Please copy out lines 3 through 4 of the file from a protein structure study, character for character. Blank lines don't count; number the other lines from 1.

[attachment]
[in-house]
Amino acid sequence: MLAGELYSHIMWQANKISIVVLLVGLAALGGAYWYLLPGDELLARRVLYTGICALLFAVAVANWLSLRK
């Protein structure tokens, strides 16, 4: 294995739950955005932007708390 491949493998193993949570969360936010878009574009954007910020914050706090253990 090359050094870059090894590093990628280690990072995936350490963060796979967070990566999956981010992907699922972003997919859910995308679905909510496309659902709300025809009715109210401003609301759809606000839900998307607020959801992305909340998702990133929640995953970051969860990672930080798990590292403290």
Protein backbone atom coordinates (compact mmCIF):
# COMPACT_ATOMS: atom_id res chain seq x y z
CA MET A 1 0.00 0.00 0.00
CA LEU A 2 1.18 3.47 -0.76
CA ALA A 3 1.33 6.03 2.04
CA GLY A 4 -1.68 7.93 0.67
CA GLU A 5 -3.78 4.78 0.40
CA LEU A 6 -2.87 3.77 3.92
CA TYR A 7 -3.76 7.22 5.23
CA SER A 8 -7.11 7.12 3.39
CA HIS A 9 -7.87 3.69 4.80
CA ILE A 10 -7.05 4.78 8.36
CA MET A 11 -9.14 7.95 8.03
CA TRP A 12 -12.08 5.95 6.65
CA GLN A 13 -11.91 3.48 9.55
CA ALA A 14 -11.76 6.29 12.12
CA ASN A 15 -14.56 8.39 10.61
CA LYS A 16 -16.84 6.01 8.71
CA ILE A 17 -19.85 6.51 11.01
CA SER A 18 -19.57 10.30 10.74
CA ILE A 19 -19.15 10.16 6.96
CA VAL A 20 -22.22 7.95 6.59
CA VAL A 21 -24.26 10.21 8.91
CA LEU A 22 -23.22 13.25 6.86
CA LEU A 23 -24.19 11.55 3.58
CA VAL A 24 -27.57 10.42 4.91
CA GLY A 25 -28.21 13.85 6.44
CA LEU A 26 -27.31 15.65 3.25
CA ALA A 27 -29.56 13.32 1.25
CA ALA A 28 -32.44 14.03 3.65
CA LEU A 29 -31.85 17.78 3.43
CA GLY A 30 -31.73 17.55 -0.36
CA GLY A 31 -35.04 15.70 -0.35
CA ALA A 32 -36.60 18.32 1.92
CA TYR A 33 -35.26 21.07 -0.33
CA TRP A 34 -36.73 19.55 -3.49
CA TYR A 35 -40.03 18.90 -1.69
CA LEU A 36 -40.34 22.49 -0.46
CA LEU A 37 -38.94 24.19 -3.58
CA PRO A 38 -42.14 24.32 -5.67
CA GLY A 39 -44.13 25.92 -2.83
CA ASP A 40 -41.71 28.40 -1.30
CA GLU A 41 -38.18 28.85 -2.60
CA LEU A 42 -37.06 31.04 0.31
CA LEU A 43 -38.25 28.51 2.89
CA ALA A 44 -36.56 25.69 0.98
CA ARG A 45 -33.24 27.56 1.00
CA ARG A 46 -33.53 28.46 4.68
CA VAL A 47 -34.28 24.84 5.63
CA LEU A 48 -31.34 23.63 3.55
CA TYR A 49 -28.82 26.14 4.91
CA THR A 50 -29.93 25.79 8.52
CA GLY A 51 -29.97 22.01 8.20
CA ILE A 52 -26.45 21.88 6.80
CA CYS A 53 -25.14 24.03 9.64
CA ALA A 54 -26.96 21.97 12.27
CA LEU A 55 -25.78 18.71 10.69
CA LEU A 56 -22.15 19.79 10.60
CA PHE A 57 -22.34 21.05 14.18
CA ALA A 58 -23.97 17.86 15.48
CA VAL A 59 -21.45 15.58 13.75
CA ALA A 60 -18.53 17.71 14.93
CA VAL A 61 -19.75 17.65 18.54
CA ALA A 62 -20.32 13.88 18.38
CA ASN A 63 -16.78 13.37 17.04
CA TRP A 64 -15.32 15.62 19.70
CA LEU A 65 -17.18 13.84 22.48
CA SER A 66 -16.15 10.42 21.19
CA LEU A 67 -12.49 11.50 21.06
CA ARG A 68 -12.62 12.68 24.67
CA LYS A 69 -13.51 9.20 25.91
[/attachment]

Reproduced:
């Protein structure tokens, strides 16, 4: 294995739950955005932007708390 491949493998193993949570969360936010878009574009954007910020914050706090253990 090359050094870059090894590093990628280690990072995936350490963060796979967070990566999956981010992907699922972003997919859910995308679905909510496309659902709300025809009715109210401003609301759809606000839900998307607020959801992305909340998702990133929640995953970051969860990672930080798990590292403290």
Protein backbone atom coordinates (compact mmCIF):